–Cain is Grendel’s ancestor. His anger over God preferring Abel’s gift, leading him to murder, makes him the archetype of resentful rage.
–Modthryth, the shrewish princess who visits death on any man who gazes at her, is the one character that doesn’t fit neatly into my framework. Perhaps she is a form of female resentment, taking out her frustrations against men as the contrasting figure of Queen Hygd (see below) does not. Modthryth cleans up her act after she marries the brave Offa.

Attempts at a solution

–Wealththeow, Hrothgar’s queen, who lobbies for Hrothulf when she fears that Hrothgar will disinherit their sons in favor of Beowulf, will pay for her decision when Hrothful, as regent, goes after those sons. Diplomacy is good but you can’t close your eyes to the real nature of the people you’re dealing with.
–Hygd, queen of the Geats, disperses treasure generously, thereby assuring that warriors will not become resentful.
–Hygelac, king of the Geats, is like his wife in his generosity and so deserves a place here. But he also shows up in the next section as one who participates in, and is killed by, a continuing blood feud.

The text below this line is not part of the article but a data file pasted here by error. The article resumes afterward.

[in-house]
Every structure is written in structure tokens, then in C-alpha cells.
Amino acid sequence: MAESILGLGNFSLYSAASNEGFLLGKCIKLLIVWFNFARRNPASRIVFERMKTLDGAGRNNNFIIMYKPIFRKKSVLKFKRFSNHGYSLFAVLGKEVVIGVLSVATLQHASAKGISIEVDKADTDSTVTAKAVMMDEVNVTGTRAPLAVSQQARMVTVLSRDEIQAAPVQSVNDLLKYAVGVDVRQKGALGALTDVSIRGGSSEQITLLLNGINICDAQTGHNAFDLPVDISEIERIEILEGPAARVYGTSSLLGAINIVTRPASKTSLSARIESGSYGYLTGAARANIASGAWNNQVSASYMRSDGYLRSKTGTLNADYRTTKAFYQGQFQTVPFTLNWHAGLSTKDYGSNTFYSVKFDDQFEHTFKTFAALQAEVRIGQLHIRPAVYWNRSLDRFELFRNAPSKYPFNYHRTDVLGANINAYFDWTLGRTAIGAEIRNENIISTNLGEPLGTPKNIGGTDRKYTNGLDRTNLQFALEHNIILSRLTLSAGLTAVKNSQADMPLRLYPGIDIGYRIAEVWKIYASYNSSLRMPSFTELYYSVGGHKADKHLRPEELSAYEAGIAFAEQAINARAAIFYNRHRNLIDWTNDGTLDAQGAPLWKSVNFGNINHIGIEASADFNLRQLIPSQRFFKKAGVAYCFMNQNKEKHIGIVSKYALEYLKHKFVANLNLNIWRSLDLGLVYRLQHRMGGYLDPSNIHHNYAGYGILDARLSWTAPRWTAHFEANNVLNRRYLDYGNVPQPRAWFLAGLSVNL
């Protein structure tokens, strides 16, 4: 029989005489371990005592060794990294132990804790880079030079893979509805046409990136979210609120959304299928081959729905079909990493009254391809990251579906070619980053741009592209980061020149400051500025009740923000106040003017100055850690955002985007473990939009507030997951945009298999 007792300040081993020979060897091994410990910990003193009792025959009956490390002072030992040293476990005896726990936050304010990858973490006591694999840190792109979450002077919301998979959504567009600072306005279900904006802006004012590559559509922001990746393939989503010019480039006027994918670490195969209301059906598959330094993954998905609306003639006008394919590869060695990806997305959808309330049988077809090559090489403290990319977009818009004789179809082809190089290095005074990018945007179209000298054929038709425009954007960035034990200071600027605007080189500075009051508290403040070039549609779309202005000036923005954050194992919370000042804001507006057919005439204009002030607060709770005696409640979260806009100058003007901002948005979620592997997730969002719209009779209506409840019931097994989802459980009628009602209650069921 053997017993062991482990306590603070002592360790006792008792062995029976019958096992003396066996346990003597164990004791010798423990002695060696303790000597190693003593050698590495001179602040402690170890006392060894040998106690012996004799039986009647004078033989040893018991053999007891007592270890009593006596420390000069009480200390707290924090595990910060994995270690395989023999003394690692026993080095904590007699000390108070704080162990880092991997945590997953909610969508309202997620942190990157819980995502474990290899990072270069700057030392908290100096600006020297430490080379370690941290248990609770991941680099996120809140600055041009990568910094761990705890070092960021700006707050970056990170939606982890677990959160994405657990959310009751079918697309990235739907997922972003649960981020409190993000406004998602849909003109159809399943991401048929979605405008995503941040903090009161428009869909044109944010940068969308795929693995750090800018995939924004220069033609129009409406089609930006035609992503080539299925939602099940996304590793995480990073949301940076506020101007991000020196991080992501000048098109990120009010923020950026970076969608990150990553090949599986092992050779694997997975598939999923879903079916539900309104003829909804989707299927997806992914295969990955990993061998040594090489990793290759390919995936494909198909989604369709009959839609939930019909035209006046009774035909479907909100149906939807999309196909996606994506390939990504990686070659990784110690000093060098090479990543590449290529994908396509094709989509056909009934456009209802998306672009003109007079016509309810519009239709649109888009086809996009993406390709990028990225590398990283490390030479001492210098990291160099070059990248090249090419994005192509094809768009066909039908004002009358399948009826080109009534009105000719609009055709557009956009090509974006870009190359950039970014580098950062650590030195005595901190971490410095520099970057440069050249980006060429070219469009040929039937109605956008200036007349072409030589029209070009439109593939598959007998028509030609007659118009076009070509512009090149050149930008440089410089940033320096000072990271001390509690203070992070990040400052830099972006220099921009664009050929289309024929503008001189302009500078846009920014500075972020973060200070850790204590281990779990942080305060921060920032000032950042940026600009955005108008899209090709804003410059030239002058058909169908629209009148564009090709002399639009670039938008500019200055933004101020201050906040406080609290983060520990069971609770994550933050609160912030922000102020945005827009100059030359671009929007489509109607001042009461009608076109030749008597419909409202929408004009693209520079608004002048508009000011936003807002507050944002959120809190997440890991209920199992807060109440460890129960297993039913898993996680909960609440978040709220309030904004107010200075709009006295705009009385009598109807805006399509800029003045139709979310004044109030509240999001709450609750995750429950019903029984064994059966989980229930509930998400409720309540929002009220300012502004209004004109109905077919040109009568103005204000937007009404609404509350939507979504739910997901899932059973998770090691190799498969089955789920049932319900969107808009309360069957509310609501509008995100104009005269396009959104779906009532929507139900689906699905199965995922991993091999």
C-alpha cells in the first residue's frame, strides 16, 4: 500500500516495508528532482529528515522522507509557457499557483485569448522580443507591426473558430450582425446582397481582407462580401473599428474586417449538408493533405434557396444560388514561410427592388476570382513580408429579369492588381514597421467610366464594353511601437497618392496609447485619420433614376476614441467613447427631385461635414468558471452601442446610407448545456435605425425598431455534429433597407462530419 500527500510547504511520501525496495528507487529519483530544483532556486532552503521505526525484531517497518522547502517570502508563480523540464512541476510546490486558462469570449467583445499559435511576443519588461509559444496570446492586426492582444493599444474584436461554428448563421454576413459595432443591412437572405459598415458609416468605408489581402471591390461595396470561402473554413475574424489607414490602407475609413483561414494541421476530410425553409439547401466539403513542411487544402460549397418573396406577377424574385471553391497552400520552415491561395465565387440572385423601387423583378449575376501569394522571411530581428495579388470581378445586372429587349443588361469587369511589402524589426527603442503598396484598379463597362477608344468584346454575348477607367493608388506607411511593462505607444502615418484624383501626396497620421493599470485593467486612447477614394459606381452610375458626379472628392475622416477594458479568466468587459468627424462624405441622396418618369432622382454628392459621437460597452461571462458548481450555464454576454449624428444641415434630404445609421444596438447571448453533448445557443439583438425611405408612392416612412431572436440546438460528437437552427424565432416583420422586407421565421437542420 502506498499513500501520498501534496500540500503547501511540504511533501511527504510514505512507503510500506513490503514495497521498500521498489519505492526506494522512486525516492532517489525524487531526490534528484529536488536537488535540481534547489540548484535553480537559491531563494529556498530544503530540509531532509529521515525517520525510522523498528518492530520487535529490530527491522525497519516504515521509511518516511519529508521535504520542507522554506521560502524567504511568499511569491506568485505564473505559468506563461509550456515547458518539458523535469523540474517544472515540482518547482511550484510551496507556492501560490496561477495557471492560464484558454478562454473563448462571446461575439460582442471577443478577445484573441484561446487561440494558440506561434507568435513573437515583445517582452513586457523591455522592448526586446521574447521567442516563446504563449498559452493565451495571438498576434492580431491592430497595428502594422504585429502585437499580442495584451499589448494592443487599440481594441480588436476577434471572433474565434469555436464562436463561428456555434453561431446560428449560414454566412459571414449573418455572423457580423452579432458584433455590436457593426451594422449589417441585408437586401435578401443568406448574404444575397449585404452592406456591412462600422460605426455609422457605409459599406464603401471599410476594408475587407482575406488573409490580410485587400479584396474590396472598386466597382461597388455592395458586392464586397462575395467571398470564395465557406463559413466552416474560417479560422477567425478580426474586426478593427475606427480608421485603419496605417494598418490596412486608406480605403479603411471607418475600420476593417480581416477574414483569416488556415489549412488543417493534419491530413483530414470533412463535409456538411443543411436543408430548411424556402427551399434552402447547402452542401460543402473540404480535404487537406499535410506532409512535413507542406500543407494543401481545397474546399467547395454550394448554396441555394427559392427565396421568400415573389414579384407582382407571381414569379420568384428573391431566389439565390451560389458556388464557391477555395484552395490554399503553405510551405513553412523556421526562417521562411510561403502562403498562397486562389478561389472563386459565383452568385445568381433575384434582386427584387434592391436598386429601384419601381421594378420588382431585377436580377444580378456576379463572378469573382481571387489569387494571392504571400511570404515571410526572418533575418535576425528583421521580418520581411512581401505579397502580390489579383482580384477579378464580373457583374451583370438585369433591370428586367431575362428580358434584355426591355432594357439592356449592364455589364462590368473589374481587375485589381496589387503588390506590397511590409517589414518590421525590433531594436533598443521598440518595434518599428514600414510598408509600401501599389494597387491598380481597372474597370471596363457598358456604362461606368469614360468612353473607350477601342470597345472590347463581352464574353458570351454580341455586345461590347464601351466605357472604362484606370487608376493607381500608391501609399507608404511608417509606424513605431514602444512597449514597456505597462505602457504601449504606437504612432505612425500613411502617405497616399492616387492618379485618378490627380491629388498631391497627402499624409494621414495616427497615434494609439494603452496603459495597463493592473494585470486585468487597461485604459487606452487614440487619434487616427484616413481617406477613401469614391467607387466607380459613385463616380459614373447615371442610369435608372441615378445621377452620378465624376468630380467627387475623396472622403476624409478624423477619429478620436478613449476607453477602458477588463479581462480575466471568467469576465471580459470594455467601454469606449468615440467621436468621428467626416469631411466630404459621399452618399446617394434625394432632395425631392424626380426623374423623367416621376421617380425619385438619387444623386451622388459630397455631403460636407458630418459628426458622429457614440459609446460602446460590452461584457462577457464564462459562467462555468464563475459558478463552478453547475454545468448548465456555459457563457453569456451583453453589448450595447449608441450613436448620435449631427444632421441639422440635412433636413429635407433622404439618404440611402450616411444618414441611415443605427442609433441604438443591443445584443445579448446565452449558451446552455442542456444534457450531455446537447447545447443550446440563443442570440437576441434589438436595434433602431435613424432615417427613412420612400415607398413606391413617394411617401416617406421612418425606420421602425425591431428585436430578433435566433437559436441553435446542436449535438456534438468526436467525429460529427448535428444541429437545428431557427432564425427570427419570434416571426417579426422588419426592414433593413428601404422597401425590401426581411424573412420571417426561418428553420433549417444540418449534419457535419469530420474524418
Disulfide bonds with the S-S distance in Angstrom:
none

–Time and again Beowulf refuses to become a resentful warrior. He gives the wealth won for killing Grendel to Hygelac (who, as a good king should, redistributes it back), and he turns down an offer of the throne when Hygelac dies (from Hygd), vowing instead to support next-in-the-line-of-succession  Heardred. The poem reassures us (if you are reassured by something that someone does not do) that Beowulf “never cut down a comrade who was drunk.”